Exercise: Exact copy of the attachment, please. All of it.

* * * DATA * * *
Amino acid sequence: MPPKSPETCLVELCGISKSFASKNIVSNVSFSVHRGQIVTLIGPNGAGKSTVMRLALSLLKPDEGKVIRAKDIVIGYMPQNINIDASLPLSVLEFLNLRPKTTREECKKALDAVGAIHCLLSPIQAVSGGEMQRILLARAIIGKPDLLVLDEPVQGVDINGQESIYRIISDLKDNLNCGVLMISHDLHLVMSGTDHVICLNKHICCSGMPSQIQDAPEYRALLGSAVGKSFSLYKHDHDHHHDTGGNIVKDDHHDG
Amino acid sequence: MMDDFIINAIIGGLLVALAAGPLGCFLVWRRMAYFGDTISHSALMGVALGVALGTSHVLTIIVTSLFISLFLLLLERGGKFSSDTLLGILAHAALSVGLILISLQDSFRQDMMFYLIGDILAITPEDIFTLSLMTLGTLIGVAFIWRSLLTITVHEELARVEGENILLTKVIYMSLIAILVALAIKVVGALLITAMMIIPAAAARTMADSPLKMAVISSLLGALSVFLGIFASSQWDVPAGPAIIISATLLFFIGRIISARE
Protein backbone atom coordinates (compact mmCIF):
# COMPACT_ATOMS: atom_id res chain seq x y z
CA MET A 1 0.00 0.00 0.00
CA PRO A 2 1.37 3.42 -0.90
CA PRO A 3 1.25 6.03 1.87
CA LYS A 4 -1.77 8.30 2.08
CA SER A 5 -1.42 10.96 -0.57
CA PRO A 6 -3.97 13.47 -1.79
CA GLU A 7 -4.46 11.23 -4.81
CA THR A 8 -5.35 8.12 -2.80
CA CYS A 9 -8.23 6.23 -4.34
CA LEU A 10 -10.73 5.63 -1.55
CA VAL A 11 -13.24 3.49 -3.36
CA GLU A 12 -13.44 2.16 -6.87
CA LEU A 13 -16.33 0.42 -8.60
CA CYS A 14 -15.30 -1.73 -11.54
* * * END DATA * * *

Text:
Amino acid sequence: MPPKSPETCLVELCGISKSFASKNIVSNVSFSVHRGQIVTLIGPNGAGKSTVMRLALSLLKPDEGKVIRAKDIVIGYMPQNINIDASLPLSVLEFLNLRPKTTREECKKALDAVGAIHCLLSPIQAVSGGEMQRILLARAIIGKPDLLVLDEPVQGVDINGQESIYRIISDLKDNLNCGVLMISHDLHLVMSGTDHVICLNKHICCSGMPSQIQDAPEYRALLGSAVGKSFSLYKHDHDHHHDTGGNIVKDDHHDG
Amino acid sequence: MMDDFIINAIIGGLLVALAAGPLGCFLVWRRMAYFGDTISHSALMGVALGVALGTSHVLTIIVTSLFISLFLLLLERGGKFSSDTLLGILAHAALSVGLILISLQDSFRQDMMFYLIGDILAITPEDIFTLSLMTLGTLIGVAFIWRSLLTITVHEELARVEGENILLTKVIYMSLIAILVALAIKVVGALLITAMMIIPAAAARTMADSPLKMAVISSLLGALSVFLGIFASSQWDVPAGPAIIISATLLFFIGRIISARE
Protein backbone atom coordinates (compact mmCIF):
# COMPACT_ATOMS: atom_id res chain seq x y z
CA MET A 1 0.00 0.00 0.00
CA PRO A 2 1.37 3.42 -0.90
CA PRO A 3 1.25 6.03 1.87
CA LYS A 4 -1.77 8.30 2.08
CA SER A 5 -1.42 10.96 -0.57
CA PRO A 6 -3.97 13.47 -1.79
CA GLU A 7 -4.46 11.23 -4.81
CA THR A 8 -5.35 8.12 -2.80
CA CYS A 9 -8.23 6.23 -4.34
CA LEU A 10 -10.73 5.63 -1.55
CA VAL A 11 -13.24 3.49 -3.36
CA GLU A 12 -13.44 2.16 -6.87
CA LEU A 13 -16.33 0.42 -8.60
CA CYS A 14 -15.30 -1.73 -11.54